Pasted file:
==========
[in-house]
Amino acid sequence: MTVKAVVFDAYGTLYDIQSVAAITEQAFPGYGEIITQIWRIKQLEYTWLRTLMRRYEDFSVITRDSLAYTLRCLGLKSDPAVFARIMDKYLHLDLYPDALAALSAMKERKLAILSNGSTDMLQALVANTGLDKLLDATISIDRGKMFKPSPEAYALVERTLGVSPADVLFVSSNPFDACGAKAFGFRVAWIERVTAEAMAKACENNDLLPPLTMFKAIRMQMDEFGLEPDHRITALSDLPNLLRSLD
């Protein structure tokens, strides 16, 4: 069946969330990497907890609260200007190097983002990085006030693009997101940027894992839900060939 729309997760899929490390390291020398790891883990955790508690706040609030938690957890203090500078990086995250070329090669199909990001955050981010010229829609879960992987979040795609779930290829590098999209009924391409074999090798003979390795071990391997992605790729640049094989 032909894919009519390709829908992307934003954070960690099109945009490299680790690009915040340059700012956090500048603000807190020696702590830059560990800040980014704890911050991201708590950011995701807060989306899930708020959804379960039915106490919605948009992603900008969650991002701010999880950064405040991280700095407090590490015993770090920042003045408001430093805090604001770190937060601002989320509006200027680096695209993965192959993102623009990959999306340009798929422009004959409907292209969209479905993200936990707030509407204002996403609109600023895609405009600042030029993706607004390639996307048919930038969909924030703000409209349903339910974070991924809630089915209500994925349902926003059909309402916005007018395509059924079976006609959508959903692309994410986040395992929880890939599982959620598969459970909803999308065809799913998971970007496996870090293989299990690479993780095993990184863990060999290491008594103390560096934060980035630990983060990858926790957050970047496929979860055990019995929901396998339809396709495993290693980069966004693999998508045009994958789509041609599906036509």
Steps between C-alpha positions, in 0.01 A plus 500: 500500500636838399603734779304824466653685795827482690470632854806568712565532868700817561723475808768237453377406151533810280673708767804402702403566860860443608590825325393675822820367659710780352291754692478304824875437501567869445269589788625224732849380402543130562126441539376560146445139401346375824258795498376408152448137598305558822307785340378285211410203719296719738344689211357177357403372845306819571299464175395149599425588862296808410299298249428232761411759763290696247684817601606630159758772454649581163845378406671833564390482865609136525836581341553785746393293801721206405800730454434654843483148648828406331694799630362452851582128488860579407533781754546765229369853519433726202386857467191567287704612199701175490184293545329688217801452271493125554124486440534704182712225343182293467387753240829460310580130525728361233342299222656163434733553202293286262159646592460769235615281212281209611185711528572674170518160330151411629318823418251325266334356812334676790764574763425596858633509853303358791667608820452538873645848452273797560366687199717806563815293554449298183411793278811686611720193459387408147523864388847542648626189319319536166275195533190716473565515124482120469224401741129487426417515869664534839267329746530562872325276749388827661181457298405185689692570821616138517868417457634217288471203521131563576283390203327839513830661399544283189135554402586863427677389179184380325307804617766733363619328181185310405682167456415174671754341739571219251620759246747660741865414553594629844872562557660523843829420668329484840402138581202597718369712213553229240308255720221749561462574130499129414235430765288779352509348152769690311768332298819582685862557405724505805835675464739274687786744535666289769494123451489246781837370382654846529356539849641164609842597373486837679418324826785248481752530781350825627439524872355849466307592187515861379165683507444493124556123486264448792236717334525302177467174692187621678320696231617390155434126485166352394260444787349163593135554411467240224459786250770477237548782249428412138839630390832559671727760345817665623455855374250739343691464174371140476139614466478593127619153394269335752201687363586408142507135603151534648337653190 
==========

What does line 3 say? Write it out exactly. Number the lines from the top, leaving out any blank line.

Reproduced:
């Protein structure tokens, strides 16, 4: 069946969330990497907890609260200007190097983002990085006030693009997101940027894992839900060939 729309997760899929490390390291020398790891883990955790508690706040609030938690957890203090500078990086995250070329090669199909990001955050981010010229829609879960992987979040795609779930290829590098999209009924391409074999090798003979390795071990391997992605790729640049094989 032909894919009519390709829908992307934003954070960690099109945009490299680790690009915040340059700012956090500048603000807190020696702590830059560990800040980014704890911050991201708590950011995701807060989306899930708020959804379960039915106490919605948009992603900008969650991002701010999880950064405040991280700095407090590490015993770090920042003045408001430093805090604001770190937060601002989320509006200027680096695209993965192959993102623009990959999306340009798929422009004959409907292209969209479905993200936990707030509407204002996403609109600023895609405009600042030029993706607004390639996307048919930038969909924030703000409209349903339910974070991924809630089915209500994925349902926003059909309402916005007018395509059924079976006609959508959903692309994410986040395992929880890939599982959620598969459970909803999308065809799913998971970007496996870090293989299990690479993780095993990184863990060999290491008594103390560096934060980035630990983060990858926790957050970047496929979860055990019995929901396998339809396709495993290693980069966004693999998508045009994958789509041609599906036509």